For this school year, UAS required faculty and staff to attend Title IX training sessions. They were offered over the summer, at the start of the school year and online. Last year, none of these trainings took place.

O’Brien says the university welcomes the scrutiny and looks forward to the campus visit portion of the compliance review. In October, the office of Civil Rights will talk to students, community members, university faculty and staff at University of Alaska campuses in Anchorage, Fairbanks, Juneau and Bethel.

Categories: Alaska News

State OKs Linc Energy’s Tyonek Coal Exploration Plan

Wed, 2014-09-17 17:14

The state has given the OK to a plan by Linc Energy to explore for coal in the Tyonek area. Last month, Linc submitted an application to drill at least five exploratory wells in an area about seven miles from Tyonek, on the West side of Cook Inlet.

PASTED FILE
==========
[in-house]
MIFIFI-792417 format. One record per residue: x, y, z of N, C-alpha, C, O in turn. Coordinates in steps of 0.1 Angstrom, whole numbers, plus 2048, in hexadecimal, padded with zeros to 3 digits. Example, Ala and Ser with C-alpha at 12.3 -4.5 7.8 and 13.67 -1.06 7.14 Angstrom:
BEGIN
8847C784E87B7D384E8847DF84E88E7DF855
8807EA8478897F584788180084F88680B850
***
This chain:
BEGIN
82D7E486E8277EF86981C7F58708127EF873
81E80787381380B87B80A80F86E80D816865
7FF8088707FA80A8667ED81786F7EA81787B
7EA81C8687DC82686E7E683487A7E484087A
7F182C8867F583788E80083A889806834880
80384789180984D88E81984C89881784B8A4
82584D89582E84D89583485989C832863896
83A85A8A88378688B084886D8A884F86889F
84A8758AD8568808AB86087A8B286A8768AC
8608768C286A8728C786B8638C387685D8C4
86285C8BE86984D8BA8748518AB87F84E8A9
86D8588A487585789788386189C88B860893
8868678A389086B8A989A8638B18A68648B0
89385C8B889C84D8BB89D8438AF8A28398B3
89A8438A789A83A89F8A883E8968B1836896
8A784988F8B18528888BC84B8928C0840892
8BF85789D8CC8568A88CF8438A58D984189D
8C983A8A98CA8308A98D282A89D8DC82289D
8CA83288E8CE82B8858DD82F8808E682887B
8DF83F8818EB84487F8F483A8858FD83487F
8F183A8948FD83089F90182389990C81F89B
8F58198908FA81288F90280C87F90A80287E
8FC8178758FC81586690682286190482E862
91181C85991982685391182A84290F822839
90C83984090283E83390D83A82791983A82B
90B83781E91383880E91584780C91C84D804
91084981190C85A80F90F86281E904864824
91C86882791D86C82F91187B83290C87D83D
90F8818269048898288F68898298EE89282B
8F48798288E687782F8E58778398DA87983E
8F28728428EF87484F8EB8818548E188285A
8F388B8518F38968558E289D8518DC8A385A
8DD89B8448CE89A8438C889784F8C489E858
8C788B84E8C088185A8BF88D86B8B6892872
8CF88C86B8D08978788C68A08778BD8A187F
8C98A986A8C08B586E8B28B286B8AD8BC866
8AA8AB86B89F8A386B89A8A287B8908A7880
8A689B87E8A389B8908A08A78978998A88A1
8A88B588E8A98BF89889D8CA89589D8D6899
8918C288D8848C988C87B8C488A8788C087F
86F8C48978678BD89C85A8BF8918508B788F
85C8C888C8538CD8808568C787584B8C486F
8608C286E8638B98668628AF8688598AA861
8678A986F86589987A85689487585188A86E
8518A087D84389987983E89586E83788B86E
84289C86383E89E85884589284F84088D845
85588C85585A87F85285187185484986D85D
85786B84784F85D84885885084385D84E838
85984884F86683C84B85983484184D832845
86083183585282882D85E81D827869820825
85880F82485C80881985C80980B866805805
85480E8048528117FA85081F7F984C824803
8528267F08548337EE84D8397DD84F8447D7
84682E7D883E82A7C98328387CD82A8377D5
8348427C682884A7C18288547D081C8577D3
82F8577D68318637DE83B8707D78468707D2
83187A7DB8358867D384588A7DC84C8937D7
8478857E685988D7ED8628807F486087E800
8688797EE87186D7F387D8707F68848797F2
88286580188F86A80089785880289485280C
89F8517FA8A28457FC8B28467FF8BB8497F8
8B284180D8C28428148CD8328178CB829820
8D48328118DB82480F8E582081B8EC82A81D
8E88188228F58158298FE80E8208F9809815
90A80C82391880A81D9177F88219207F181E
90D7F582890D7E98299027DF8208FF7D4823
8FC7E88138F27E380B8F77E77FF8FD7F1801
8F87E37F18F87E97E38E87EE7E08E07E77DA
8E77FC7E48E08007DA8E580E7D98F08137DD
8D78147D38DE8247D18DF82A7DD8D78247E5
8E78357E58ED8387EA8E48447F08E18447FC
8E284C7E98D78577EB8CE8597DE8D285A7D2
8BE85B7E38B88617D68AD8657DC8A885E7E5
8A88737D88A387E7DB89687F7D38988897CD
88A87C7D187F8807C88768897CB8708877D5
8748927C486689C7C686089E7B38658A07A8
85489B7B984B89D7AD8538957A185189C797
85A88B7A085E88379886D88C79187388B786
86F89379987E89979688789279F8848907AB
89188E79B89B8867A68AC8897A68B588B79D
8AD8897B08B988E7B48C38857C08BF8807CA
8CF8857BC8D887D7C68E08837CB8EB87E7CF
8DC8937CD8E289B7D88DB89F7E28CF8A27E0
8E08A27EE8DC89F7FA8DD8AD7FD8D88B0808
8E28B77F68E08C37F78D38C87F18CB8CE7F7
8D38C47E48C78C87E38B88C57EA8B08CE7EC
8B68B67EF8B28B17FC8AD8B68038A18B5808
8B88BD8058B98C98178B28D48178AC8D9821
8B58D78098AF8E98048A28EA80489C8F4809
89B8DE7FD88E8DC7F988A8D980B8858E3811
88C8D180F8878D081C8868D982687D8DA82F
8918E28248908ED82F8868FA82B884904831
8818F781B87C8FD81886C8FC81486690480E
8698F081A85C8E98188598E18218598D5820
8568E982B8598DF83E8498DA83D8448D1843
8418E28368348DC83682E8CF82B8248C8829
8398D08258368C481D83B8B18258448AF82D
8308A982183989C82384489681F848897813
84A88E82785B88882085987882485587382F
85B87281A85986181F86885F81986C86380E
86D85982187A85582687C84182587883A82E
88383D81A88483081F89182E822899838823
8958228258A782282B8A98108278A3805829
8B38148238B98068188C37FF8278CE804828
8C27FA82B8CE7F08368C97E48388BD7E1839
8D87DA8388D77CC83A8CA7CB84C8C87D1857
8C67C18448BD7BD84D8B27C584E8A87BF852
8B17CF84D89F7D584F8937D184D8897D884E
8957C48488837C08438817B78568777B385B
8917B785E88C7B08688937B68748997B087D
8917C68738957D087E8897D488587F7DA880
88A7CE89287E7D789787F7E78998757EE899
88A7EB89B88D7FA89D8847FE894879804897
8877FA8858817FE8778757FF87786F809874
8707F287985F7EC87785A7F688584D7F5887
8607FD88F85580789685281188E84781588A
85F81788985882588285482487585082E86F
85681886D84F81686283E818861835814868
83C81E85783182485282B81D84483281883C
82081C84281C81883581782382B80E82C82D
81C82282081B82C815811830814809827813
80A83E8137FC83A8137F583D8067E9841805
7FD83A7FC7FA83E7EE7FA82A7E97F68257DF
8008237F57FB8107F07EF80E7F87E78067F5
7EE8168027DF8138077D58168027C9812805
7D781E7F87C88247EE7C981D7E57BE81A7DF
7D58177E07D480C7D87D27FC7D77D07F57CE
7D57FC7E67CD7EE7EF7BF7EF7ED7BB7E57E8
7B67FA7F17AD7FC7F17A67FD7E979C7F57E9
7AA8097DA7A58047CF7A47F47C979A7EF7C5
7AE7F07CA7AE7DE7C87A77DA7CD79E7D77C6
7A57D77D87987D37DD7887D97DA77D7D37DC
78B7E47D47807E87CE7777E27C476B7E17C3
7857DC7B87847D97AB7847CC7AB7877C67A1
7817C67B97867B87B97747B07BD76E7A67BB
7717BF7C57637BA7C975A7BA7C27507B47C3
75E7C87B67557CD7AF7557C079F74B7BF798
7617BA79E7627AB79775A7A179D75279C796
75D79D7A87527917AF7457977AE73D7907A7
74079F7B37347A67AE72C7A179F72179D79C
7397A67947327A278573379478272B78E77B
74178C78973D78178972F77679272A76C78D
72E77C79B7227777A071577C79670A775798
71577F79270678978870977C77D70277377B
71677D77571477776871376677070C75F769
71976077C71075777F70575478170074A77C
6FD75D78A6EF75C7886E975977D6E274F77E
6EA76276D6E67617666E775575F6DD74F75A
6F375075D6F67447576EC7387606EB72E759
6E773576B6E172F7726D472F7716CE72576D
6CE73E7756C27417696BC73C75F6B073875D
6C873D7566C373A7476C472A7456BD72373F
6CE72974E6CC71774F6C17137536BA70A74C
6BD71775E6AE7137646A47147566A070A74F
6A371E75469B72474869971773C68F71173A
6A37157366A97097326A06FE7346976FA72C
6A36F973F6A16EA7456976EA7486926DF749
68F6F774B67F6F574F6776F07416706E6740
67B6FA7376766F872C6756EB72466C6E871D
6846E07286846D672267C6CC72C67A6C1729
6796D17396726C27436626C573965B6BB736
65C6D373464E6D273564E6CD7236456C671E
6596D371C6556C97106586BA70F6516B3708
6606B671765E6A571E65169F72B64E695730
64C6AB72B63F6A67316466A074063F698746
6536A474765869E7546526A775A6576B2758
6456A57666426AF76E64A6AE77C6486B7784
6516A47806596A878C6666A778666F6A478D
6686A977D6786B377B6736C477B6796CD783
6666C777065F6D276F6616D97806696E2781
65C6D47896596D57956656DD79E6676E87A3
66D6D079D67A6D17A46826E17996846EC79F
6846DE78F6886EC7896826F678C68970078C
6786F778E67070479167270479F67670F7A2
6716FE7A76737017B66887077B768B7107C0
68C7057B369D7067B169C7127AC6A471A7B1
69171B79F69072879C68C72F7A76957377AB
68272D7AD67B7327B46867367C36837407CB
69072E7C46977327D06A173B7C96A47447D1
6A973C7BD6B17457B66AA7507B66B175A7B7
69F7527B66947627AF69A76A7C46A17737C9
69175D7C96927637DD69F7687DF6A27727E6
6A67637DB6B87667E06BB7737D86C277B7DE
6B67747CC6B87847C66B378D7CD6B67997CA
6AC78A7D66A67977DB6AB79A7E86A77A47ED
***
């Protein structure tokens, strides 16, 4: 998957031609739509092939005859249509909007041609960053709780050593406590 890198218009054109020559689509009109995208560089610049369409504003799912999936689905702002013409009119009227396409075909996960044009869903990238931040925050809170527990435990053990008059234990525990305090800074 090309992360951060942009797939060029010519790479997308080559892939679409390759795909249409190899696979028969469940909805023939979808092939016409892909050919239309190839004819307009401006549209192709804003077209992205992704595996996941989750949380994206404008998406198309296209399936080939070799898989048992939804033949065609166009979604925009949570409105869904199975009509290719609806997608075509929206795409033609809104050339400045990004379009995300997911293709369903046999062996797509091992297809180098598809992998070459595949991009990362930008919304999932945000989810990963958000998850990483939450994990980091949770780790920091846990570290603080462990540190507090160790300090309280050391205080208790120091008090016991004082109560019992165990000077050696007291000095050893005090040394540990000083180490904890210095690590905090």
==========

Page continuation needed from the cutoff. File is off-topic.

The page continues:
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Categories: Alaska News

Energy Development Proponents Meet In Anchorage

Wed, 2014-09-17 17:13

Proponents of energy development are in Anchorage for the 10th annual Alaska Oil and Gas Congress. Canada’s Northwest Territories Premiere Bob McCloud says Alaska and the Territories have a lot in common – great resources that are stranded in remote locations.

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Premiere McCloud says he is closely watching how Alaska goes about pushing for marketing LNG. McCloud says it’s frustrating that the Northern Gateway pipeline and the Keystone pipeline are not moving forward. The McKenzie Valley pipeline in his region has been in development for decades but is also on hold.